Republican Sen. Lindsey Graham says he doesn't think Acting Attorney General Matt Whitaker should recuse himself in special counsel Robert Mueller's investigation.
Graham added that he believes the president will appoint a permanent attorney general "early next year," which would leave Whitaker in his role of acting attorney general for months. Whitaker'shas prompted some Democrats call for him to either recuse or step aside.
Graham told "Face the Nation" host Margaret Brennan on Sunday he believes the acting attorney general was "appointed appropriately" and "legally," and he's "confident" Whitaker won't interfere in Mueller's ongoing investigation.
"I talked with Matt yesterday," Graham said. "I'm going to meet with him next week when we get our schedules aligned here. I think he was appropriately appointed legally. I don't think he has to recuse himself. I am confident the Mueller investigation will be allowed to come to a good solid conclusion, that there'll be no political influence put on Mr. Mueller by Mr. Whitaker to do anything other than Mr. Mueller's job. I'm confident that Mr. Mueller will be allowed to do his job without interference."
Whitaker took on oversight of Mueller's investigation after President Trump announced Whitaker would replace Attorney General Jeff Sessions on Twitter Wednesday. Mr. Trump's Twitter announcement, hours after Tuesday's midterm elections, launched Whitaker into the spotlight.
Formerly Sessions' chief of staff, Whitaker had questioned the scope of Mueller's investigation and made some comments interpreted as critical of Mueller's appointment itself. Sessions had recused himself in the Russia probe, citing his involvement in the Trump campaign, an action the president never seemed to forgive.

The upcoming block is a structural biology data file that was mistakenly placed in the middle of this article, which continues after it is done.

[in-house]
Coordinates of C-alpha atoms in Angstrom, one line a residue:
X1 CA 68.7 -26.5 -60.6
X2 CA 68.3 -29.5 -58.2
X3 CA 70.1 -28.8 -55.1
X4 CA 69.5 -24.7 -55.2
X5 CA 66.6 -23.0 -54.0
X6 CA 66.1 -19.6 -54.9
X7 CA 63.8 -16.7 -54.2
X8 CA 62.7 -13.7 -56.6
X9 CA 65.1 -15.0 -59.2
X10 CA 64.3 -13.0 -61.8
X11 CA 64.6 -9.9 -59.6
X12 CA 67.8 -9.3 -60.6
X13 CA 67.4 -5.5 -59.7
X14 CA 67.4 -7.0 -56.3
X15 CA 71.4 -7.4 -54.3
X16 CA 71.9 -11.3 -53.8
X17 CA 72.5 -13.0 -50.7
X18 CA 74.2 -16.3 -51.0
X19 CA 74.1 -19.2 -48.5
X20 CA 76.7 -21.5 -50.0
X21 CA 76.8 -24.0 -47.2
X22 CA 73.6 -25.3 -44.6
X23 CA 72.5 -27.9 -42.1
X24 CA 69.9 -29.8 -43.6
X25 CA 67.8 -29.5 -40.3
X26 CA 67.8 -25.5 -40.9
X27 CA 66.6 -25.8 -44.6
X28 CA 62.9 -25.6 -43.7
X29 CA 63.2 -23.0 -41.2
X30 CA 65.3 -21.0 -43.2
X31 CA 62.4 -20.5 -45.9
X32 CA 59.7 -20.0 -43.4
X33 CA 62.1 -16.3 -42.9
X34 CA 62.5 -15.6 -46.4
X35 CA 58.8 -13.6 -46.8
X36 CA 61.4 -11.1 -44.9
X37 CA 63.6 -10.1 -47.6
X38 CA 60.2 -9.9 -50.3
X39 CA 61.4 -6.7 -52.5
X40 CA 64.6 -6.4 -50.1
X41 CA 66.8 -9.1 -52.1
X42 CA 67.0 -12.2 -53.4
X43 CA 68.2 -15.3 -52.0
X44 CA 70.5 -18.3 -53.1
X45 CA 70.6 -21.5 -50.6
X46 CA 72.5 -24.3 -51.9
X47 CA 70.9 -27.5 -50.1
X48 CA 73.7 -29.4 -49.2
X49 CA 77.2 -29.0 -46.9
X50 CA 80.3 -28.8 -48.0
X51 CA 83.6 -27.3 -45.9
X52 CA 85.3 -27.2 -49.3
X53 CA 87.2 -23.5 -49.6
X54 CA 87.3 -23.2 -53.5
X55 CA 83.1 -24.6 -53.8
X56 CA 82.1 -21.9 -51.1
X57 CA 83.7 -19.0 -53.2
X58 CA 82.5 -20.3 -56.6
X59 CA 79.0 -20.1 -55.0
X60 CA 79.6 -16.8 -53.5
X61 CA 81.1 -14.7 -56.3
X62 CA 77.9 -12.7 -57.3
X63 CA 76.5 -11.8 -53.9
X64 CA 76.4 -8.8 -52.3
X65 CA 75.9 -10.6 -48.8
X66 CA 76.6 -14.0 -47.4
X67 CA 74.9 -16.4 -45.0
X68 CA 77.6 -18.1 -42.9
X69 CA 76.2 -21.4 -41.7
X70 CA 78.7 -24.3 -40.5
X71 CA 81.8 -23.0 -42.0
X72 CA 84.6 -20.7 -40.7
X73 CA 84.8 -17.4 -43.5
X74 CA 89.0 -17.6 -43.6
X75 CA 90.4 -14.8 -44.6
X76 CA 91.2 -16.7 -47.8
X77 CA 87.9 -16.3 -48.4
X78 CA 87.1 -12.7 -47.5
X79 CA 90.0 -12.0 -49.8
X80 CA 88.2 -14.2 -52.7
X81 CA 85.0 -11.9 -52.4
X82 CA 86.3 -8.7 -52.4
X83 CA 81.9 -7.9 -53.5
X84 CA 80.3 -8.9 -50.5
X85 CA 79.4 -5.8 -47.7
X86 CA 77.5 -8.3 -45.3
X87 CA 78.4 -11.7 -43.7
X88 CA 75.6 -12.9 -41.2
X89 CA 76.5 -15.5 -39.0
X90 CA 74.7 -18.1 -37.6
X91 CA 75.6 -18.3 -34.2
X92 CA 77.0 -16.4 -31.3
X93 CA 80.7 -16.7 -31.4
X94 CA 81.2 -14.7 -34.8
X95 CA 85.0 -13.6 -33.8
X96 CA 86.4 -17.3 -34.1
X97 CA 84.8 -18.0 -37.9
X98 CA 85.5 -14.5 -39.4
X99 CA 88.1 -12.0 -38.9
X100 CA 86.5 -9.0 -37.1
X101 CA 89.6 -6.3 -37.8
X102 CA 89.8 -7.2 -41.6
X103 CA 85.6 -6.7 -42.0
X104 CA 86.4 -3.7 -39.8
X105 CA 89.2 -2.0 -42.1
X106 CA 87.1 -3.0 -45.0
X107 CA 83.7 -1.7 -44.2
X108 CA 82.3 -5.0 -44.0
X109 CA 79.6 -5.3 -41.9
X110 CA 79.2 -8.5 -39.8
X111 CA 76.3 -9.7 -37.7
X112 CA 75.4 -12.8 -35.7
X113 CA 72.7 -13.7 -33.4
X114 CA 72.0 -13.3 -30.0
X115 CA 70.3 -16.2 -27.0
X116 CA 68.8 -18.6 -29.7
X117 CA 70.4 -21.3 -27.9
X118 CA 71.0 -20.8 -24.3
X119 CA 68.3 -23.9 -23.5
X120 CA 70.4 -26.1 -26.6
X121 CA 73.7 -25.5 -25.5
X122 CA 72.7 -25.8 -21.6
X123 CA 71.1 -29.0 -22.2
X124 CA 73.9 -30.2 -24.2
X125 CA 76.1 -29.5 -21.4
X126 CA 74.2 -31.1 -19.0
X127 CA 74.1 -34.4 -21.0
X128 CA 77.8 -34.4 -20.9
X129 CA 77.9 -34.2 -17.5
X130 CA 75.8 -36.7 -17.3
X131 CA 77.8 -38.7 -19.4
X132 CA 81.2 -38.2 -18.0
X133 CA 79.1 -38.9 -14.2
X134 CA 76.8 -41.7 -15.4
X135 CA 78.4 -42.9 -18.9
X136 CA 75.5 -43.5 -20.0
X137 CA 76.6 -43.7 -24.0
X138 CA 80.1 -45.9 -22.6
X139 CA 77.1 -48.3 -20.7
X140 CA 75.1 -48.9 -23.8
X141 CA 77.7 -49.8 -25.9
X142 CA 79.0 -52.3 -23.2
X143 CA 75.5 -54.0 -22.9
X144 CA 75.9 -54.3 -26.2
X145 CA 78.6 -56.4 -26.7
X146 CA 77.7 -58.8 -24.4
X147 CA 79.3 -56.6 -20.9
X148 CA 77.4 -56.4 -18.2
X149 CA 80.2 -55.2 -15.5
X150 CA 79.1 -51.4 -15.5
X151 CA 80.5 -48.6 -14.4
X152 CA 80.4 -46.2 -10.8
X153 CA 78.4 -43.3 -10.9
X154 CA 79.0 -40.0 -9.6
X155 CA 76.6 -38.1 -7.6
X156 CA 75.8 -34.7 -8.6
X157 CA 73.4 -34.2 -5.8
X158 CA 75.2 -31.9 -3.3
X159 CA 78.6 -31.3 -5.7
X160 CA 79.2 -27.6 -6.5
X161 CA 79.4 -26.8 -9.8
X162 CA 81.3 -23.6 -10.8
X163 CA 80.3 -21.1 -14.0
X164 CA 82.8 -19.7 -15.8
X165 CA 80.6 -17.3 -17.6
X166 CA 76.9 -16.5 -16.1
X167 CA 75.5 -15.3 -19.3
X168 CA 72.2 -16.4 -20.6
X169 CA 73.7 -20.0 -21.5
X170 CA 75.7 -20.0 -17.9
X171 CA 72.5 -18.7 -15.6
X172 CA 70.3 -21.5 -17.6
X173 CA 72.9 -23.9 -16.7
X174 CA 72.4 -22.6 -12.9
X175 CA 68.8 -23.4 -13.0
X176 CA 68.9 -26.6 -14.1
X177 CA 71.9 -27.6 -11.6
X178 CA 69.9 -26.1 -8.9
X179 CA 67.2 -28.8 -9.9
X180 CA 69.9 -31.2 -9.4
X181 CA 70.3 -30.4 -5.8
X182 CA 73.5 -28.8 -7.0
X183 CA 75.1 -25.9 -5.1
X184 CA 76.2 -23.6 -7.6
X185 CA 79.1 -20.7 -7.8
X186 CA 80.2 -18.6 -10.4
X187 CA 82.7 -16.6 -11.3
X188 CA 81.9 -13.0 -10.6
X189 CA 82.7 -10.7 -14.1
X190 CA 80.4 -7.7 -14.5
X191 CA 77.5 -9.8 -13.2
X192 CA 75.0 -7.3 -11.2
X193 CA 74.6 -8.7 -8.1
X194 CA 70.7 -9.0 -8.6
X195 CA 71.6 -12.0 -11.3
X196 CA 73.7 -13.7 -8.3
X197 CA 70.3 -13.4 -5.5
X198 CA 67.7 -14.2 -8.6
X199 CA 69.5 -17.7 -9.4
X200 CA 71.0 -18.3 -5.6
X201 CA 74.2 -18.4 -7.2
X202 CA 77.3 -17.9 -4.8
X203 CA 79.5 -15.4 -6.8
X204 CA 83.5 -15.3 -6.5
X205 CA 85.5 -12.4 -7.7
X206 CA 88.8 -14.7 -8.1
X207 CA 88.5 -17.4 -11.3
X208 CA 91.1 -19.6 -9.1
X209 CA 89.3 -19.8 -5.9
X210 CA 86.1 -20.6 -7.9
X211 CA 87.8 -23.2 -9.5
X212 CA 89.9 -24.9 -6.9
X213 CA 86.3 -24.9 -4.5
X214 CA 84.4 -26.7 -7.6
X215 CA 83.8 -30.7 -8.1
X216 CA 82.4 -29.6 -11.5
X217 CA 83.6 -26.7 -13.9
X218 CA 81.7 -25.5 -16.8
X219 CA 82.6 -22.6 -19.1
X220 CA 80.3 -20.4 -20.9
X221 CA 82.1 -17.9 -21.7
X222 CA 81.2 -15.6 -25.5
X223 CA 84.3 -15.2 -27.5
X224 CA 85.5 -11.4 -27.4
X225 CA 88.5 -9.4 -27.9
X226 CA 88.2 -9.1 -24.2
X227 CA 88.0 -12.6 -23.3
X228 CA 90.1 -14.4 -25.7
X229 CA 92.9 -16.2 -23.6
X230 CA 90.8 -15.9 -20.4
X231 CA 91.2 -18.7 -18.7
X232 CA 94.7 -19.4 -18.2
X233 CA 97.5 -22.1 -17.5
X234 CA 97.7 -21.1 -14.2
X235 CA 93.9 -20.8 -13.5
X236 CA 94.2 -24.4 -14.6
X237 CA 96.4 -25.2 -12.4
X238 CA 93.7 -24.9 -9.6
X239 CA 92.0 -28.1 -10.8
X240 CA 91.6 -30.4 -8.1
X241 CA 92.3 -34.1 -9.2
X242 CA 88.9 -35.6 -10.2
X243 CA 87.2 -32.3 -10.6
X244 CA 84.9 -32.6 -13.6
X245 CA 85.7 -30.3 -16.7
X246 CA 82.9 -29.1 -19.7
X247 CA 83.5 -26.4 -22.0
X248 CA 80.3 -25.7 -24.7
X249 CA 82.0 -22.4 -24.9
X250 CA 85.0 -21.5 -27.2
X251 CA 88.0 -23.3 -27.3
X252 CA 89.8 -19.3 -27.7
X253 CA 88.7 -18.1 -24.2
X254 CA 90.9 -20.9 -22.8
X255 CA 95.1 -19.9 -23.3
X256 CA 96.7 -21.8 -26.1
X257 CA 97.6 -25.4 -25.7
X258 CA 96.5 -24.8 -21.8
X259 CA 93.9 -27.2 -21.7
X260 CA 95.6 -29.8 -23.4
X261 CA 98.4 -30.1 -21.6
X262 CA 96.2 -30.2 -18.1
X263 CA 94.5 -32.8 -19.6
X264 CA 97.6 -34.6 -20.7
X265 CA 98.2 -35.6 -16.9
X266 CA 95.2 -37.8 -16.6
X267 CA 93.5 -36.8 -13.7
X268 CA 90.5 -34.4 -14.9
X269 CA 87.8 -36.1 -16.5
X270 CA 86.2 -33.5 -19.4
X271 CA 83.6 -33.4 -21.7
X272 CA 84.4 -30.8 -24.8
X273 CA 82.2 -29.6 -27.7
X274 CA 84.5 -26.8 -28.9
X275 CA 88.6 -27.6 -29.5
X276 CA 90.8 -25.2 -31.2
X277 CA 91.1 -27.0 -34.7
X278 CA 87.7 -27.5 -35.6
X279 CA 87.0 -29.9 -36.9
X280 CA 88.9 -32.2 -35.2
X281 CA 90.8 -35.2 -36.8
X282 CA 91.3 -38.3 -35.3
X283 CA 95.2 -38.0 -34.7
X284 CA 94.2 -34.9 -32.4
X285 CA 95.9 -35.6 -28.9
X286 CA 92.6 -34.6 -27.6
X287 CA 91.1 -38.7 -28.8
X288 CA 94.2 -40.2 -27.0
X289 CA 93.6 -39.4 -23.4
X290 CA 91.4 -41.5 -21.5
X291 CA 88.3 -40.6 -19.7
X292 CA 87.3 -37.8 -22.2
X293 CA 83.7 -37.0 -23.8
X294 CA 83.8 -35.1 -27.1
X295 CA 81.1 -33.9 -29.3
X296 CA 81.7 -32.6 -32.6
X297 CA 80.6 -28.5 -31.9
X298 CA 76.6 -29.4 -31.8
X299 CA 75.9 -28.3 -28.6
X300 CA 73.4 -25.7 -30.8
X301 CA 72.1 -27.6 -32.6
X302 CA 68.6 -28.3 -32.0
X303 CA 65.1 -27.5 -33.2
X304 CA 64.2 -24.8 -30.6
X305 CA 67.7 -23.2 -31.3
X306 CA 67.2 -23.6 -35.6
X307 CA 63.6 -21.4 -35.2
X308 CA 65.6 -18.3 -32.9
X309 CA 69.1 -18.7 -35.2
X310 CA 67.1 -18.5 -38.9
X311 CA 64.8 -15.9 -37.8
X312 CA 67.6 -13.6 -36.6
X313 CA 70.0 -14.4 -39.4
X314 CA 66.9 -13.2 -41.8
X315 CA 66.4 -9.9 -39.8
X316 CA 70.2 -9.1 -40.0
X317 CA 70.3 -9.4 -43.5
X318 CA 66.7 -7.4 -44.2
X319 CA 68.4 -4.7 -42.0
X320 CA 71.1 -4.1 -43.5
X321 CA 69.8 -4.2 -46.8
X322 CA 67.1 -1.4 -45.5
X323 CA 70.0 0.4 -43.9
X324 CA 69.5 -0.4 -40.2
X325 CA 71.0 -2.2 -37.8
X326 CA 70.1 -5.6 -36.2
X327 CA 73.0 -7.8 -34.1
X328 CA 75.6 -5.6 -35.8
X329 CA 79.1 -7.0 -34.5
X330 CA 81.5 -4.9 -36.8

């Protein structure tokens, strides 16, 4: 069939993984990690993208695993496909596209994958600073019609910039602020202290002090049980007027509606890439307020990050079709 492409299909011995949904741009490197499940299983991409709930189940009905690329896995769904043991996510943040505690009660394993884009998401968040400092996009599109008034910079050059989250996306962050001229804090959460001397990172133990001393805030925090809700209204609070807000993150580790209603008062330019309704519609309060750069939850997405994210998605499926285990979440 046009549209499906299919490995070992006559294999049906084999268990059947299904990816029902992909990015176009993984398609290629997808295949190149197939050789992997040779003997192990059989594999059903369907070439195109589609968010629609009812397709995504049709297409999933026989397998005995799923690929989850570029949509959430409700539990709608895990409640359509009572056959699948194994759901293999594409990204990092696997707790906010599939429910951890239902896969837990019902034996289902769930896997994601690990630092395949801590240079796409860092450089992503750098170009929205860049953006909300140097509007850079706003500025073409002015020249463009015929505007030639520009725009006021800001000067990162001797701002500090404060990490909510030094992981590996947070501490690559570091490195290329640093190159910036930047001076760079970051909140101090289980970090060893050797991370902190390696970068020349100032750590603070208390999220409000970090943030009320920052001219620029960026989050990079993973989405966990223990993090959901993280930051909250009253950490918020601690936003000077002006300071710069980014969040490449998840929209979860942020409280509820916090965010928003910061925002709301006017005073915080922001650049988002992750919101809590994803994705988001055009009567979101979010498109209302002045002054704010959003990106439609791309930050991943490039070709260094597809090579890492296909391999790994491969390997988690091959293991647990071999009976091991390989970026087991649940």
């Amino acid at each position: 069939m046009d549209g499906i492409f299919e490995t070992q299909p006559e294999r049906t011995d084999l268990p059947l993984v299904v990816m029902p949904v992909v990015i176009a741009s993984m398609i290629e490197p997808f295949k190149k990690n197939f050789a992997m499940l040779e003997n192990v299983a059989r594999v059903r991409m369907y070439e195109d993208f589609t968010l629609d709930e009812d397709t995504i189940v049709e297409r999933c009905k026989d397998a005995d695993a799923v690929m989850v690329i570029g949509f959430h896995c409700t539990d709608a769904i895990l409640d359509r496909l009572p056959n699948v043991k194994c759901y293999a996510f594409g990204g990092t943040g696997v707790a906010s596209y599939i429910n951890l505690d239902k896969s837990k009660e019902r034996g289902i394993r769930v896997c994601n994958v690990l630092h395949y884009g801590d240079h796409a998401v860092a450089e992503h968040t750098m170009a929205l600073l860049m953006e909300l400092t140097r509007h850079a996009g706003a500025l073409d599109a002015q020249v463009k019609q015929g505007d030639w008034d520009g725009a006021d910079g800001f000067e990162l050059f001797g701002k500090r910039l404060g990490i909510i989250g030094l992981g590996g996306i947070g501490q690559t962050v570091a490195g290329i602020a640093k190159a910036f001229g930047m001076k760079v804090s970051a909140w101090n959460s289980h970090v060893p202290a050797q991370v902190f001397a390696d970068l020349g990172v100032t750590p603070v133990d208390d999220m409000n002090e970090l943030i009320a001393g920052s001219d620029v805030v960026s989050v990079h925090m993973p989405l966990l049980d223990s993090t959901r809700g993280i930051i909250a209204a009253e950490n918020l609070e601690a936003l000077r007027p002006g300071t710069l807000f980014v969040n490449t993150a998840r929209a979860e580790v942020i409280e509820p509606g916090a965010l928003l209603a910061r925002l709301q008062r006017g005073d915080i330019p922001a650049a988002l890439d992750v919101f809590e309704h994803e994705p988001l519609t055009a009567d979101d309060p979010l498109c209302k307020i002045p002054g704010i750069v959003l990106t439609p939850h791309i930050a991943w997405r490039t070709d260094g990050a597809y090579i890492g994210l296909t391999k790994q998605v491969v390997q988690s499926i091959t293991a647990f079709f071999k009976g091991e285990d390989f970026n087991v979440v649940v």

Mr. Trump grew testy with CNN's Abby Phillips earlier this week when she asked him he if will ask Whitaker to rein in the Mueller probe.
"What a stupid question," the president said, adding that Phillips "asks a lot of stupid questions."
On another topic, Graham didn't express particular concern over the president's treatment of allies during his trip to Paris. French President Emmanuel Macron said in a speechin Paris Sunday that the liberal world order is being undermined by nationalist forces. Mr. Trump has declared that he is a nationalist.
"No, I think he's got a political problem at home in France," Graham said of Macron. "I like the idea of Trump pushing NATO to pay more, getting out of the ballistic missile treaty. The treaty doesn't cover China and North Korea. Getting out of the Rhine deal was good. Republican presidents have a hard time in Europe."
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